ASPER CENTRE CONSTITUTIONAL ROUNDTABLE
Osgoode Hall Law School
The Alberta Press Case
Wednesday, March 1, 2017
12:30 – 2:00
Room J-140, Jackman Law Building
78 Queen’s Park
This paper/presentation will focus on the Reference re Alberta Statutes case (more colloquially known as the Alberta Press Case). The case is fascinating for a number of reasons. First, it is one of the earliest signals of the Supreme Court of Canada “finding its feet” and gaining a belief in its own stature and strength. Second, it is a case well known for a kind of Denning-like pronouncement from Chief Justice Duff (before Denning was even a judge!) on the idea of an implied bill of rights — judicial creativity that some might say was results-driven, others might say was a brilliantly conceived concept to achieve justice. Third, it is also a case of a province trying to expand its mandate into areas that could not have been easily imagined, and the Court using federalism as a sword. Finally, it may have been the precursor to many debates about whether Canada should have a formal bill of rights, and how we could repatriate our Constitution — put differently, it is a case that foreshadowed much to come in terms of the 1982 amendments.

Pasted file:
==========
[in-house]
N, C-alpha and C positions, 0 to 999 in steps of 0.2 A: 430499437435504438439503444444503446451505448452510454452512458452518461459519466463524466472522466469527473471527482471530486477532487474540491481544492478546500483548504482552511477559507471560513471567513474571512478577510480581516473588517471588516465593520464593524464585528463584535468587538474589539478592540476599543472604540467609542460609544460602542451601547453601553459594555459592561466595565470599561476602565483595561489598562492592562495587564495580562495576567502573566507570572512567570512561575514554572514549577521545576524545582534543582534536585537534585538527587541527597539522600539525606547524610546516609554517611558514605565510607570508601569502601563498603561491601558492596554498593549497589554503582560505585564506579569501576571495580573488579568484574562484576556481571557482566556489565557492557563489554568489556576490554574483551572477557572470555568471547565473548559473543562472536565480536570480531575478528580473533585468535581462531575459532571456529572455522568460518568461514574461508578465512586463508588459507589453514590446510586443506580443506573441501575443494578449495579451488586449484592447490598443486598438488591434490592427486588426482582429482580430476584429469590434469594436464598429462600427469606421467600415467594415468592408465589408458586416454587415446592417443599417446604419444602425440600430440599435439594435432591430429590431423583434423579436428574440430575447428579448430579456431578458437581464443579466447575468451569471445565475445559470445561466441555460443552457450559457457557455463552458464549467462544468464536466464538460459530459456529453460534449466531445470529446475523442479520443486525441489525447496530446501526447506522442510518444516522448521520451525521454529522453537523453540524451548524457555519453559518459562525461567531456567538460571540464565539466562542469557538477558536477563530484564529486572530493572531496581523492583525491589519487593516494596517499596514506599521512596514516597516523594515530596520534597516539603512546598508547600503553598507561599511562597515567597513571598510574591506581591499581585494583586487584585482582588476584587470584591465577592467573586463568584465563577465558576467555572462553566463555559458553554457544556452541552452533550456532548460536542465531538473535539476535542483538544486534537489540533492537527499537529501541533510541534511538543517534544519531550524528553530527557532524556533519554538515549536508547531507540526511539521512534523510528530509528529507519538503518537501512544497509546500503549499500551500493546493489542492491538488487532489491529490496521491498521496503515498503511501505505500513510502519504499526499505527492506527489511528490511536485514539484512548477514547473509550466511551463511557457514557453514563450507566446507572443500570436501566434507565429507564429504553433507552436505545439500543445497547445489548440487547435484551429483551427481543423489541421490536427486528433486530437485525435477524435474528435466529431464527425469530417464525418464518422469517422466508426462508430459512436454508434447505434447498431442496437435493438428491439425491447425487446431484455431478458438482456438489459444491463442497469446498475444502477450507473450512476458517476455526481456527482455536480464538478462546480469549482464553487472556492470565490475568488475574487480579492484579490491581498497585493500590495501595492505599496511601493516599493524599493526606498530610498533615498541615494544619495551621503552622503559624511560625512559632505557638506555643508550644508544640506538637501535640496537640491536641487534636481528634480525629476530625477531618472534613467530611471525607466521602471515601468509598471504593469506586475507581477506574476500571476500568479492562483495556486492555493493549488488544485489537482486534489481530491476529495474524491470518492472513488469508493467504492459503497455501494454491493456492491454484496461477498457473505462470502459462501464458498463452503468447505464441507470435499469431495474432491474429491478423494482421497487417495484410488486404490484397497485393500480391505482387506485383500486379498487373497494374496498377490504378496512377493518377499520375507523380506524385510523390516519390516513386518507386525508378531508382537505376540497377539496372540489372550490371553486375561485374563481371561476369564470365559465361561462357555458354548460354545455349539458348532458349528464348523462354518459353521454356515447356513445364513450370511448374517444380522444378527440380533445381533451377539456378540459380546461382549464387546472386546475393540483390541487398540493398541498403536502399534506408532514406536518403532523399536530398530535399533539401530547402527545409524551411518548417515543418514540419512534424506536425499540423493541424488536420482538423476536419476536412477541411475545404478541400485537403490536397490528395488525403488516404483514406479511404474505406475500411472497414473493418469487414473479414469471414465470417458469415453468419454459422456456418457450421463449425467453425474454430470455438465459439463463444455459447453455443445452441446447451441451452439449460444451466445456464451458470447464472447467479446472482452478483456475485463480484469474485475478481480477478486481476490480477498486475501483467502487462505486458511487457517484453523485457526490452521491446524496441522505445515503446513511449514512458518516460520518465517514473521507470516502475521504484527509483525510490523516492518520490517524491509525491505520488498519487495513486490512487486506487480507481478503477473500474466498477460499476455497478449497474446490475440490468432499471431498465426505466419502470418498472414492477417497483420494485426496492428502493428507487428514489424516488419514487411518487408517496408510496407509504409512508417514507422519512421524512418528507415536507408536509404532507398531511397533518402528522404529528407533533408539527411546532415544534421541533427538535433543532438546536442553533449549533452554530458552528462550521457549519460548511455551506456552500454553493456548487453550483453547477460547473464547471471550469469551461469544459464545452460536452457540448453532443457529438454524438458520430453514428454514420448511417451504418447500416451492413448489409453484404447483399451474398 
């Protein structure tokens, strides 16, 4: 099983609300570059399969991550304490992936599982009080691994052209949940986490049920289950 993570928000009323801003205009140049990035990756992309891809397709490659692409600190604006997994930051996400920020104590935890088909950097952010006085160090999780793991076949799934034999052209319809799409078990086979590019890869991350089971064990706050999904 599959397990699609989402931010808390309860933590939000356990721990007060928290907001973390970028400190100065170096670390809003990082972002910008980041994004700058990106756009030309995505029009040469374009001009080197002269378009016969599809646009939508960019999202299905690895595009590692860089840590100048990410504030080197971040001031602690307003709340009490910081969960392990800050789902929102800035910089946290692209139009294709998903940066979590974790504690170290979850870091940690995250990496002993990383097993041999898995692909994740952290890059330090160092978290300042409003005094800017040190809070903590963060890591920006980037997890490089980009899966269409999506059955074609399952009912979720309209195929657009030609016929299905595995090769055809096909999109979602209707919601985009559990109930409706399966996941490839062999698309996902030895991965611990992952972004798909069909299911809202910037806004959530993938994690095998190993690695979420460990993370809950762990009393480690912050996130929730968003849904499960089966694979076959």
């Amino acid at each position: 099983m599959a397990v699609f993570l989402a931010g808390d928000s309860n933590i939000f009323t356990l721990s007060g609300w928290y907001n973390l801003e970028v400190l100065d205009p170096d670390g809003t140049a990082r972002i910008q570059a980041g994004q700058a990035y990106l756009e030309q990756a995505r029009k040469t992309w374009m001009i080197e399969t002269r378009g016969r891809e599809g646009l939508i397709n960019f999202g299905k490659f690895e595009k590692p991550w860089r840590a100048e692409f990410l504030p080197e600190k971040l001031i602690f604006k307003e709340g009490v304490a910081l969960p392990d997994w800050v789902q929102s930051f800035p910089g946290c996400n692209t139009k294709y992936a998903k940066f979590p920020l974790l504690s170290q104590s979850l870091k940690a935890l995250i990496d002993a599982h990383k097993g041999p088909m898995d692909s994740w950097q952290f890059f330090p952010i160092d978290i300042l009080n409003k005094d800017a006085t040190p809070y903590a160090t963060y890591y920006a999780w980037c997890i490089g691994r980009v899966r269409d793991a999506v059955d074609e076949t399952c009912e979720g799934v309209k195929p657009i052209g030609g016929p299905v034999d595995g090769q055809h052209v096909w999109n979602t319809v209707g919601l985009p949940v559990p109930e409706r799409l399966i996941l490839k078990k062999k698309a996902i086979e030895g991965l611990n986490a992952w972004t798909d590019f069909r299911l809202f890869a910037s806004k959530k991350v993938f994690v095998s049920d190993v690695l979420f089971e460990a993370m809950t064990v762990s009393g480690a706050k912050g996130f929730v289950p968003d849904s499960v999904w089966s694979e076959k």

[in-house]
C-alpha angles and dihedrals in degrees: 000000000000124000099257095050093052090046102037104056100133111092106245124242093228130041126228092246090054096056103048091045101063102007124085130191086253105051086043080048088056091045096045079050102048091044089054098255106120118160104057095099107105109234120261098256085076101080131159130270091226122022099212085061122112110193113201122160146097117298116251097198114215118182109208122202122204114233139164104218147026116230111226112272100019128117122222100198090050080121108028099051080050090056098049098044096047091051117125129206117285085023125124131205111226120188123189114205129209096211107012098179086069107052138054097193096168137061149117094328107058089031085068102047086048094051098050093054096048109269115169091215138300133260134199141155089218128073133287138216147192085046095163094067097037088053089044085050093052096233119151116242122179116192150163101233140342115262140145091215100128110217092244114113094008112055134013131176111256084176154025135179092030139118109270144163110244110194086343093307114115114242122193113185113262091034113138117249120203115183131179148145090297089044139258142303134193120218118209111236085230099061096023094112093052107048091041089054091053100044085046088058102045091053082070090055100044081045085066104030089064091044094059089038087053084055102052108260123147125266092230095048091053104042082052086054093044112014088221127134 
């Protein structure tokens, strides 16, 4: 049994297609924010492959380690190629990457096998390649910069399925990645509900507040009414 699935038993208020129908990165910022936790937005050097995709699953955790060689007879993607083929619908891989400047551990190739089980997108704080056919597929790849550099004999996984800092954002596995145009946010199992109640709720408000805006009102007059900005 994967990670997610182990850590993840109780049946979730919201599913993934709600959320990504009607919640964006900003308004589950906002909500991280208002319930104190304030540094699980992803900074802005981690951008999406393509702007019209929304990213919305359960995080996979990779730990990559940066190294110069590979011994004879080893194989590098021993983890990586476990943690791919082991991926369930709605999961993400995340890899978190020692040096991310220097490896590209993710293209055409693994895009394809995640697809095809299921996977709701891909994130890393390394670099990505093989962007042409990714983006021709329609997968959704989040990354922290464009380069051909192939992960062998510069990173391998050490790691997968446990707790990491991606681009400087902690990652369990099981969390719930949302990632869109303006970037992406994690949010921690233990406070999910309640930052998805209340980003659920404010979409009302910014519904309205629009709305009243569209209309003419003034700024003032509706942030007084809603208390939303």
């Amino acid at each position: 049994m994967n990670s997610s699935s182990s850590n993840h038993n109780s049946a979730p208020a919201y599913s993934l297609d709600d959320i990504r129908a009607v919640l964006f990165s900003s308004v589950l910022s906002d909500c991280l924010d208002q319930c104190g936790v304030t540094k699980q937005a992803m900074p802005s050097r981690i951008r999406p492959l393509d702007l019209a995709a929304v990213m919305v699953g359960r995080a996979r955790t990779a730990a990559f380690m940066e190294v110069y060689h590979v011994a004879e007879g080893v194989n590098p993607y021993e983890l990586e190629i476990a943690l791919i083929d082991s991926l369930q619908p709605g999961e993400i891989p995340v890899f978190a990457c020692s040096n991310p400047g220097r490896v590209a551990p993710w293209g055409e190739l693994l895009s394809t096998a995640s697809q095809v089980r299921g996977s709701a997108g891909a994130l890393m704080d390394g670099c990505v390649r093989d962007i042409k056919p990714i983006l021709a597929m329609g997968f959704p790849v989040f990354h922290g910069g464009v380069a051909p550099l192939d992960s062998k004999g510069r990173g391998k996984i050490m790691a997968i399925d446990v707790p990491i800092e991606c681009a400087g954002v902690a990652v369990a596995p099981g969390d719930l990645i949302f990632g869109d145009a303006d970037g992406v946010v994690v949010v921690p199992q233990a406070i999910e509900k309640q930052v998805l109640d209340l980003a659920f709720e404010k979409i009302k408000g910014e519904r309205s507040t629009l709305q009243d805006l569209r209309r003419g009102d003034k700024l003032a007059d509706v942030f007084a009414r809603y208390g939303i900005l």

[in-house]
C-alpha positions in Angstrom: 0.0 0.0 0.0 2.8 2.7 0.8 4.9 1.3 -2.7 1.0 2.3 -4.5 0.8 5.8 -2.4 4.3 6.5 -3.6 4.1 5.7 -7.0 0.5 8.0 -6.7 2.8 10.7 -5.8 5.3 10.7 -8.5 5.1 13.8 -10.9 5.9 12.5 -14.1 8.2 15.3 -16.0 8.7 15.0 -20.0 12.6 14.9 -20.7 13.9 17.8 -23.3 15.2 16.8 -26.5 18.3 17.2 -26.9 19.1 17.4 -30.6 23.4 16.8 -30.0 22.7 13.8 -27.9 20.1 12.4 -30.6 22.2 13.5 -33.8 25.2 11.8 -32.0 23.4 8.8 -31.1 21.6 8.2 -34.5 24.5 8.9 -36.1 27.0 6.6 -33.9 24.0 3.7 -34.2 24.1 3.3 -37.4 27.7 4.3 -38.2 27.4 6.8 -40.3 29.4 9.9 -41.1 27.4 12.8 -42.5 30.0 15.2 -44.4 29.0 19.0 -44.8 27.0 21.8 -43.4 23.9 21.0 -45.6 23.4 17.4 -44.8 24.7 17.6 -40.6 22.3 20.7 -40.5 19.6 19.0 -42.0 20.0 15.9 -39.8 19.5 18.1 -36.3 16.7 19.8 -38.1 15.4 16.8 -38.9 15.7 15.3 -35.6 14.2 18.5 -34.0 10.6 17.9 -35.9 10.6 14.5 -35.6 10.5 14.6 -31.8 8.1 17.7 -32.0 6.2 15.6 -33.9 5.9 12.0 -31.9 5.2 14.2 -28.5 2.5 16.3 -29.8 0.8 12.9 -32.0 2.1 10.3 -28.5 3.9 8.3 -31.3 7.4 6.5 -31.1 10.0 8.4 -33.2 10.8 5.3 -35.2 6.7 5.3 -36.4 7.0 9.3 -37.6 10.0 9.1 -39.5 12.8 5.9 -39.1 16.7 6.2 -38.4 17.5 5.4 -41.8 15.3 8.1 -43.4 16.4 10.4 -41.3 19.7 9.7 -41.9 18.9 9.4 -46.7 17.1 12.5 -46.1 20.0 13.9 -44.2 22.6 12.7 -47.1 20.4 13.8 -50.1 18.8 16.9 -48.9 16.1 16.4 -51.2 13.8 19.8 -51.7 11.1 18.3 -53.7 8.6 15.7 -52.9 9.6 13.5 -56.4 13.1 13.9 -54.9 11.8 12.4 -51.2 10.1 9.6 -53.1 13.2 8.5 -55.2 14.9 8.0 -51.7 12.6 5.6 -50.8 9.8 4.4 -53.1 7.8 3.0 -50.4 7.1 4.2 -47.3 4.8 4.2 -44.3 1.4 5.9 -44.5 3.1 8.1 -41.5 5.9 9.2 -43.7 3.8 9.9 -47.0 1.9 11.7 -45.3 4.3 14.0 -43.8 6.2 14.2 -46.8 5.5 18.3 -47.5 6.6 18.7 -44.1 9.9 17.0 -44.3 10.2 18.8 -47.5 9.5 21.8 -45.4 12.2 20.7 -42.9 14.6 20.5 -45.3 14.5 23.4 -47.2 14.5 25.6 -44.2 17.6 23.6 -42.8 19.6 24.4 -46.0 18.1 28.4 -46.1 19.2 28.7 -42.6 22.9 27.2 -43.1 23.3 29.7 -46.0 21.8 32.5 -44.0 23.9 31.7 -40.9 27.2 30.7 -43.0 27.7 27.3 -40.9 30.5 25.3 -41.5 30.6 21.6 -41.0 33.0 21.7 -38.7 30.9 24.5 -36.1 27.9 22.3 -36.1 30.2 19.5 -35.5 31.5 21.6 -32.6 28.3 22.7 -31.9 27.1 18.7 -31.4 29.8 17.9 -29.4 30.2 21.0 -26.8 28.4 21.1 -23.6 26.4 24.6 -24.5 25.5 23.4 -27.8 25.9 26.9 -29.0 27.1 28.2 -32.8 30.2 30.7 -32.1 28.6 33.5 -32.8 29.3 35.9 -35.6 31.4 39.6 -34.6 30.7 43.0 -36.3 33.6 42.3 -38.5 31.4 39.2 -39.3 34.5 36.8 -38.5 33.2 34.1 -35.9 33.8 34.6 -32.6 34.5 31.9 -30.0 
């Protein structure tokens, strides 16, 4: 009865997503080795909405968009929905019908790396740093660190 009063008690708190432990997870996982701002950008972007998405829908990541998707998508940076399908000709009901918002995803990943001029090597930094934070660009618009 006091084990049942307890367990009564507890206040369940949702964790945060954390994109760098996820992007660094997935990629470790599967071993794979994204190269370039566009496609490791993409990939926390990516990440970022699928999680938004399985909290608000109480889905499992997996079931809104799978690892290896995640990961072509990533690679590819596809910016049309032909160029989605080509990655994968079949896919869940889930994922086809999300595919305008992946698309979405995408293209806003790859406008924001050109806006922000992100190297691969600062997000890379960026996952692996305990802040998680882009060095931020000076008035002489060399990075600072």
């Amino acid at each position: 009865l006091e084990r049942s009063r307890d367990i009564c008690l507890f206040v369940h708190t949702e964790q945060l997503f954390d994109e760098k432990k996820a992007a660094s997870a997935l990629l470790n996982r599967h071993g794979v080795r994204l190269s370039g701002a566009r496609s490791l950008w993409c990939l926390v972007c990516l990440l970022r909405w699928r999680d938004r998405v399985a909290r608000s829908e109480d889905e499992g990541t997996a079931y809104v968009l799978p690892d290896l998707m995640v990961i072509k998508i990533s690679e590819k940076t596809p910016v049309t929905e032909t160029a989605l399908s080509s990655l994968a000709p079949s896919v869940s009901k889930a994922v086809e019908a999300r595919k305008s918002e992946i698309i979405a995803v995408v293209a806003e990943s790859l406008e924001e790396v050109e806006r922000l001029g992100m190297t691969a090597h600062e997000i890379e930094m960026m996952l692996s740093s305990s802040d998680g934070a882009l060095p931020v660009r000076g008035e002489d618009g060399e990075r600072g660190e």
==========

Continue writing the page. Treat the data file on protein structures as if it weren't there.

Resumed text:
Richard Haigh is an Assistant Professor at Osgoode Hall Law School and Director of York’s Centre for Public Policy and Law and Co-Director of the Part-Time LLM in Constitutional Law at Osgoode. He has a doctorate from the University of Toronto in the area of freedom of conscience and religion. He was, until December 2007, the Associate Director, Graduate Program at Osgoode Professional Development. He has been a Senior Lecturer at Deakin University in Melbourne, Australia, a Senior Advisor at the National Judicial Institute in Ottawa, and a Legal Research and Writing Lecturer at Osgoode. His research and teaching interests include Constitutional Law, Public Law, and Equity and Trusts. His recent published works include papers on the Supreme Court’s use of metaphor, division of powers in freedom of expression cases, freedom of conscience and whistleblowing, freedom of religion, dialogue theory, noise by-laws, election financing laws and prisoner’s voting rights; he also contributed a chapter to the State and Citizen casebook on Public Law (Emond-Montgomery, 3rd ed.).
A light lunch will be provided.
For more information, contact email@example.com